So actually it took me only one day, 2 to 3 hours to get the cage for hauling livestock off and about 5 hours to build these two ft. high sides and mount them on it. Again it is just me and even though it is just a five by eight trailer the cage is a bit heavier than I can just pick up walk off with. It is sitting in the middle of the barn now and I will have to get it out of the way and put up, probably tomorrow. So here I am walking around my new mobile hay wagon all proud of myself because I finished it all in one day. Didn’t have to take it apart and redo it even one time. Believe me that happens on occasion. Then it dawns on me, you did not put a roof on it Bob. That is not actually what I called myself. It will be in the middle of the field no cover. That means wet wasted hay. Has to have a cover.

So here is what I did. Took 3 of the 8′ 2x4s cut them in half and attached 3 on each side to the top rail of the already existing walls. This gave it about 5.5′ in height. Then I used 2 stock panel to make the top. These I had previously used and they were just 10′ long. Just right for what I needed. This gave me enough length to arch them across the uprights just installed on each side to a center height is about 6′ 3″. Plenty for me to walk in without hitting my head when clean out is necessary. The arch was accomplished by lying the panels, one at a time. across the outside braces with a 6′ step ladder serving as a center support. Using cord or strap or whatever was readily available to pull the sides in to the desired spot and then nailing the panels to the top of the uprights with wire staples. It also gave me enough length that there is about an 18″ overhang on each side to help keep the weather off. The 2 of them with their 52″ width covers the length of the trailer with a few inches to spare. Added a 10′ x 12′ tarp, AFTER, the application of duct tape all around the edges of the panels. This is to hopefully stop the sharp ends from ripping the tarp. The plastic tarps are not very strong as we all know.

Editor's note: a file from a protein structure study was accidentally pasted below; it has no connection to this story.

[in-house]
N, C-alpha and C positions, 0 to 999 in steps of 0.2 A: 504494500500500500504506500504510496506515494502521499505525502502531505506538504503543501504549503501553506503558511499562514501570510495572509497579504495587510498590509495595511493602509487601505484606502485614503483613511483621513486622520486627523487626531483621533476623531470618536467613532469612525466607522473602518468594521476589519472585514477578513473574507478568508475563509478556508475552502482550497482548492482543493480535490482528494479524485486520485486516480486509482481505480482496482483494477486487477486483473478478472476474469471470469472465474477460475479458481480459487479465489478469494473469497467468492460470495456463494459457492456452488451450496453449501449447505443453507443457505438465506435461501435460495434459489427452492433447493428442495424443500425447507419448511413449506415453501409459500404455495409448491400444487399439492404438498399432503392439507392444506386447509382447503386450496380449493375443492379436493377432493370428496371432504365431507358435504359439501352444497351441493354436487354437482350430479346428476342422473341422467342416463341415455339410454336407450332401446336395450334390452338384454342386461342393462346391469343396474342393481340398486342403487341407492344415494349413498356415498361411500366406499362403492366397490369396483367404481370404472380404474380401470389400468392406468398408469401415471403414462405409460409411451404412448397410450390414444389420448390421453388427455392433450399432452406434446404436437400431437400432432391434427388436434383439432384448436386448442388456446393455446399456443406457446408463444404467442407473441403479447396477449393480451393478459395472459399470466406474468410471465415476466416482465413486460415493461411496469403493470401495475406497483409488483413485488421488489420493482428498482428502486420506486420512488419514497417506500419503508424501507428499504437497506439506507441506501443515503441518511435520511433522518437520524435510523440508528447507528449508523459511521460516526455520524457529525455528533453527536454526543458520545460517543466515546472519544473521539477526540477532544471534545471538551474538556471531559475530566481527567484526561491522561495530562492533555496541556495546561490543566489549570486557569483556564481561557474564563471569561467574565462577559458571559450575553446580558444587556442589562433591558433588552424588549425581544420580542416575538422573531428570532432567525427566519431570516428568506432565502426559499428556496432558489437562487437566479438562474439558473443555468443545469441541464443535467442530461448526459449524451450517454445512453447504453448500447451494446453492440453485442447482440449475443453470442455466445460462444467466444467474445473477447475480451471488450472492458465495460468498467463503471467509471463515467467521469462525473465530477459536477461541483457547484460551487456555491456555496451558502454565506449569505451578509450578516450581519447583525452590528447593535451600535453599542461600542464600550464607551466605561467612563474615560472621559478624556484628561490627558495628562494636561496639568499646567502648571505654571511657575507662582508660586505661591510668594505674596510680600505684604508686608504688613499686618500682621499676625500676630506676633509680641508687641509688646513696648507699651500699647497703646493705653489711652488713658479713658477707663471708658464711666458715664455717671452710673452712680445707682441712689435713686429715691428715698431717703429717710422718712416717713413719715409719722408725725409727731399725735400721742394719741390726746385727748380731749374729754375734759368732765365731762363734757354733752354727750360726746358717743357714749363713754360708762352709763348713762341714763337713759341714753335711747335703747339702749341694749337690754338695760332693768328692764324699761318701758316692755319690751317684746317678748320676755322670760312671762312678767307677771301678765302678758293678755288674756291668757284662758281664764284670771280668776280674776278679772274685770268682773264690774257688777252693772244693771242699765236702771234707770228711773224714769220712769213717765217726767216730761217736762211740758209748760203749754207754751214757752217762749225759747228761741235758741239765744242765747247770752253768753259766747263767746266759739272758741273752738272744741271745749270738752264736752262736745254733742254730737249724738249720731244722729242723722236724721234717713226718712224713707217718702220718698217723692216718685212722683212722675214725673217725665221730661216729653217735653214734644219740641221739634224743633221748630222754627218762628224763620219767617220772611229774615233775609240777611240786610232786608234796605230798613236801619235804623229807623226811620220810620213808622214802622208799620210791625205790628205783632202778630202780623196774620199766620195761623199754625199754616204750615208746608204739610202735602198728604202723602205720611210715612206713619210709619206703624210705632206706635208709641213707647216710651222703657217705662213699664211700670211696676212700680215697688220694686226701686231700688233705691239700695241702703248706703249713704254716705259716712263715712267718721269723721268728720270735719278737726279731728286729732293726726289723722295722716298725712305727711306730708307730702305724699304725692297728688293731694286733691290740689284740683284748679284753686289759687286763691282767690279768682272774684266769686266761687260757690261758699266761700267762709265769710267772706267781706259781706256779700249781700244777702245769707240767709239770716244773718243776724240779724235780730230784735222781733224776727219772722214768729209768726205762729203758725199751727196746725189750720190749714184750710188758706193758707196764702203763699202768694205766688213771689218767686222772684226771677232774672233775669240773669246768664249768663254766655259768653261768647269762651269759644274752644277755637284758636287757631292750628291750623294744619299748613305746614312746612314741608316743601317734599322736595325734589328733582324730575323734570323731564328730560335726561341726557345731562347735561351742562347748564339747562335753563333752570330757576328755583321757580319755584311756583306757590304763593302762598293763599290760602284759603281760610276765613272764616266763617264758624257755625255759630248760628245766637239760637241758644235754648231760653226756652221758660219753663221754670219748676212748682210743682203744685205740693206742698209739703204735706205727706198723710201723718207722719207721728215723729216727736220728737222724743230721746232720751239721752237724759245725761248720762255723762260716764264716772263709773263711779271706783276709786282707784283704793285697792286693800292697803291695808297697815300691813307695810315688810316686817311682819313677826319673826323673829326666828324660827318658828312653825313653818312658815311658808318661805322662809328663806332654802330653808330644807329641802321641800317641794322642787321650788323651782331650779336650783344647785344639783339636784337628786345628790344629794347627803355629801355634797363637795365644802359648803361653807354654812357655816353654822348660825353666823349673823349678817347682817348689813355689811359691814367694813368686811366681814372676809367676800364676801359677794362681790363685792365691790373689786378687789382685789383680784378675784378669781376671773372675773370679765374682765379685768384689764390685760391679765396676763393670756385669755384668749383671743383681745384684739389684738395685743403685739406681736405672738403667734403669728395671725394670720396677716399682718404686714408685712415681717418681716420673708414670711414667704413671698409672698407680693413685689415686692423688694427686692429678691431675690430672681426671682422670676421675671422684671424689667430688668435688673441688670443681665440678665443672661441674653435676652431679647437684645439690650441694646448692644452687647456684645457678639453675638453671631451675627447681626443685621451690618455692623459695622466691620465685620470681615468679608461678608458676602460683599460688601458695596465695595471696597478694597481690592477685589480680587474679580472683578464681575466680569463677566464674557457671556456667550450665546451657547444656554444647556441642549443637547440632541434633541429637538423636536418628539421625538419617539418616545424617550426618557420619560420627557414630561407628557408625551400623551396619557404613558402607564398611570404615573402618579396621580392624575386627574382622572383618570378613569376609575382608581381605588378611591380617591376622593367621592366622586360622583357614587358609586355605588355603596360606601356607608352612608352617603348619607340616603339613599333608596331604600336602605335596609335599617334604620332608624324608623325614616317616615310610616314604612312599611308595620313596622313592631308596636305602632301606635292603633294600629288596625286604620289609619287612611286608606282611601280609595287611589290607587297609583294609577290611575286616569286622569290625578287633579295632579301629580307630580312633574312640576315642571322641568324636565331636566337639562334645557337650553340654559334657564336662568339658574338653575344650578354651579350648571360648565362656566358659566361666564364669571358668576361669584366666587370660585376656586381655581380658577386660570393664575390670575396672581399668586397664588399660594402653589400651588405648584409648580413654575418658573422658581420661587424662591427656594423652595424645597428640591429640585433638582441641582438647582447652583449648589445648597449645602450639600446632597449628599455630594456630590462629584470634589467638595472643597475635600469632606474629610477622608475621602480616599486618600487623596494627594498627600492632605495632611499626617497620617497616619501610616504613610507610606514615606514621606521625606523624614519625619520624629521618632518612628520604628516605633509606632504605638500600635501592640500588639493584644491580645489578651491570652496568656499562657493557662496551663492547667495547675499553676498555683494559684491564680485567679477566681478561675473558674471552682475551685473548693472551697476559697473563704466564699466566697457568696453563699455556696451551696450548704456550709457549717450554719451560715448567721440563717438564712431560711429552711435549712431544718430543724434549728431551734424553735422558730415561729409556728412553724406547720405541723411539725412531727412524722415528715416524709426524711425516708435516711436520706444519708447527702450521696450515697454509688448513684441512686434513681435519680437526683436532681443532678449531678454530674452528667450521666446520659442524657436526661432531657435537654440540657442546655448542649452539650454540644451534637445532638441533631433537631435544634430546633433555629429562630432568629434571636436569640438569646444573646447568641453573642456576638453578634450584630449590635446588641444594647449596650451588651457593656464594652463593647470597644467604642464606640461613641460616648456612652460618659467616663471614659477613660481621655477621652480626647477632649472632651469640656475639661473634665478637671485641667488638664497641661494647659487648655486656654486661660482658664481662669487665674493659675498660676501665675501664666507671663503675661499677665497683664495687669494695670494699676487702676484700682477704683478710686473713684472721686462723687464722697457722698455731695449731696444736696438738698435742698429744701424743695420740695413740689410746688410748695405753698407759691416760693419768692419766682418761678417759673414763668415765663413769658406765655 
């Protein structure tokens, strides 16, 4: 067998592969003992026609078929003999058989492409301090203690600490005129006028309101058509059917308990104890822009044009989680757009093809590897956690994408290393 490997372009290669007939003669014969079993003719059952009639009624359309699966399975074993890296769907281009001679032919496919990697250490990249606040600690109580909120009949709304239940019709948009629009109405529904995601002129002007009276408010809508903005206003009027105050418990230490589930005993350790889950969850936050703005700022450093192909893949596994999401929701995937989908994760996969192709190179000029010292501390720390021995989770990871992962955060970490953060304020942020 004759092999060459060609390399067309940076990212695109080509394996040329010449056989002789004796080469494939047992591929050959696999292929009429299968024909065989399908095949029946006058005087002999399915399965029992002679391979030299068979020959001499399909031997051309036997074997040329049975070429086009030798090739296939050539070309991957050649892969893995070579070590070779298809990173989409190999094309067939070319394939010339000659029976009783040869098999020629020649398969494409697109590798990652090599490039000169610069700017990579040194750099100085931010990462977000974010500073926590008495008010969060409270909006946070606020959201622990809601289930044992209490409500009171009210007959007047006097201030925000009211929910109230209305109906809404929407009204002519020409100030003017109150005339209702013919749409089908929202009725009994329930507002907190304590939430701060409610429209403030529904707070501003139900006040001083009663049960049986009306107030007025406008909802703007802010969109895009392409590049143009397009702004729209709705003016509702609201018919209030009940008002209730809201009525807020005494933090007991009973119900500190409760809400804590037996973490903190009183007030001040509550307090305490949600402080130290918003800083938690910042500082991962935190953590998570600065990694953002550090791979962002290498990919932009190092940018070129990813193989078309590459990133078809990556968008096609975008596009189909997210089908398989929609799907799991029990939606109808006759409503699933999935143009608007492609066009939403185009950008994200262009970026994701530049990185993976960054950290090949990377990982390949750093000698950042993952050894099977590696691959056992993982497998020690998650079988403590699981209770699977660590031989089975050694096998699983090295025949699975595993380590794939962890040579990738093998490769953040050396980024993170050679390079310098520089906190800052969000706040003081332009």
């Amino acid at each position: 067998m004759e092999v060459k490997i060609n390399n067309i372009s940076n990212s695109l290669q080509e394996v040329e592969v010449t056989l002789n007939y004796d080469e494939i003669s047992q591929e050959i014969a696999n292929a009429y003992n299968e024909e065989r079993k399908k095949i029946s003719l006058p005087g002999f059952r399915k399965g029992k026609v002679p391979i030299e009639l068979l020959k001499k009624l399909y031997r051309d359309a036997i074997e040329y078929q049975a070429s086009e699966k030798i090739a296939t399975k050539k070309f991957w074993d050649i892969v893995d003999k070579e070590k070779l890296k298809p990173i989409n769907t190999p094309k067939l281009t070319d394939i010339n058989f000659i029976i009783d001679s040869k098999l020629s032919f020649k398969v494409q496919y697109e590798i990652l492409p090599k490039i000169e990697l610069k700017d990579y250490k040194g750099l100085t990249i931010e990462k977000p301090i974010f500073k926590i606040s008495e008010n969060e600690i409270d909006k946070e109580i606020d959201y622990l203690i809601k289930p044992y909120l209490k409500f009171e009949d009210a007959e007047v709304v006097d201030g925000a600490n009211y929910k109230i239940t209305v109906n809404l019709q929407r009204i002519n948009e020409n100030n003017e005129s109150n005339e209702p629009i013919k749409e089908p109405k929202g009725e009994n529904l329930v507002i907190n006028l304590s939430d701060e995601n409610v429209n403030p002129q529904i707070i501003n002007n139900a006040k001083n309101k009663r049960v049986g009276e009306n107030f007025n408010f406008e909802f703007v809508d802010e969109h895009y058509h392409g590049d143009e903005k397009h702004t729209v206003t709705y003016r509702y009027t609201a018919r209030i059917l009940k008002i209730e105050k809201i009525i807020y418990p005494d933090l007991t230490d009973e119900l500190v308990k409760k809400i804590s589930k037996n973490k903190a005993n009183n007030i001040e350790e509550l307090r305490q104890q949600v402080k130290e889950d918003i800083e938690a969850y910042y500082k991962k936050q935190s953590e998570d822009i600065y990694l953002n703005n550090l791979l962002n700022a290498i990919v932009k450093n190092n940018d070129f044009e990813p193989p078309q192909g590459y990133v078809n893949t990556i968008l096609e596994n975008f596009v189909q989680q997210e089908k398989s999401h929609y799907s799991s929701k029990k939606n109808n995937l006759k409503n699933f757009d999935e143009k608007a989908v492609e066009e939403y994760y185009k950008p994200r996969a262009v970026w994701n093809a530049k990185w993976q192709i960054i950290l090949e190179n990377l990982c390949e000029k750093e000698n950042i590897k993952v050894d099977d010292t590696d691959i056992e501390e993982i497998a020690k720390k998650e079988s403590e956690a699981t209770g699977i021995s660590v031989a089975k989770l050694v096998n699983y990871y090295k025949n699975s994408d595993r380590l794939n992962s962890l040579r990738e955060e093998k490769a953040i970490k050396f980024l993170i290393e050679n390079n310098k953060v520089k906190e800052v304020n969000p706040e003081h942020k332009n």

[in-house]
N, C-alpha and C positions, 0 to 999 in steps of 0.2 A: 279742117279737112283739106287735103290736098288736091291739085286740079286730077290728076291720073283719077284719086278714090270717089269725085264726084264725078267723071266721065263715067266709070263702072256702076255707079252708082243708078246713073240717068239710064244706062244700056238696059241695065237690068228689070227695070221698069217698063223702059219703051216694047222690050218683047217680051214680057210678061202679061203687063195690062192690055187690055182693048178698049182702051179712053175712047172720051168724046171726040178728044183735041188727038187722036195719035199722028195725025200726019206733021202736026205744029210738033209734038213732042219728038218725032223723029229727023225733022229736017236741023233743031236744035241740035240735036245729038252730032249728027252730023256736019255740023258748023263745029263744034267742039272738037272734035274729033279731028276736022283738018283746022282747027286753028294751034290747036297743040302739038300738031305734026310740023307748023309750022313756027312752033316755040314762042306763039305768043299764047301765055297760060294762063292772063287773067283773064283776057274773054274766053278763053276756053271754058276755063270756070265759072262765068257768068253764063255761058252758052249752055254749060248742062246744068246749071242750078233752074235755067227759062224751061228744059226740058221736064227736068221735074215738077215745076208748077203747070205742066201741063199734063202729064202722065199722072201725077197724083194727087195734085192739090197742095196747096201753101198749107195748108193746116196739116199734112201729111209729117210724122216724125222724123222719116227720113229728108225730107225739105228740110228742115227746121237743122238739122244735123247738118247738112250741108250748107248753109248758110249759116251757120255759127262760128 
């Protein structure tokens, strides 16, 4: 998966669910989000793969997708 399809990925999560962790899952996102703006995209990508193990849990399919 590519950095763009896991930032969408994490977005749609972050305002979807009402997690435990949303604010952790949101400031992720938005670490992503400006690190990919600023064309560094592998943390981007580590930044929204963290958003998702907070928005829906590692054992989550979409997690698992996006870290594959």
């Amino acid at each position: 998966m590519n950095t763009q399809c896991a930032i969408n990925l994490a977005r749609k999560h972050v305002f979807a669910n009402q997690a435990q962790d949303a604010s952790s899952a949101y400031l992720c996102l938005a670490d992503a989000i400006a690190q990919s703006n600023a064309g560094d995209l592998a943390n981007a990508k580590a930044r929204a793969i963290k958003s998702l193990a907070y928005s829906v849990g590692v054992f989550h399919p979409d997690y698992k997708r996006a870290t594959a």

hay trailor 2

Now I have a mobile hay rack that can be moved wherever needed to allow the spot seeding from the hay. It can add organic matter to spots or area in need of it. Natural fertilization by the livestock. Natural tillage by the livestock as well and if I feel it necessary I can add additional grass seed of my choice and soil improvement such as fertilizer and or lime and let the cows work it in. And if I want the wasted hay for the compost heap all I have to do is fork it back on the trailer as I go for another two rolls then fork it off on the heap.

I have to admit I am feeling a little proud of myself right now. I’m getting double service from a piece of equipment that was just sitting most of the time and all for a cost of about $100.00 in out of pocket money. Is it pretty? NO! As you can see. But it does get the job done and economically as well. And that is part of what I feel this lifestyle is all about. Taking what we have and doing the best we can with it and maybe being able to give someone else ideas as to how to help themselves along the way.

If you have similar things that you have done I would like to hear about them and if you want them shared but don’t have the means to do it send it to me maybe we can work it in.


Bob paullyh12@gmail.com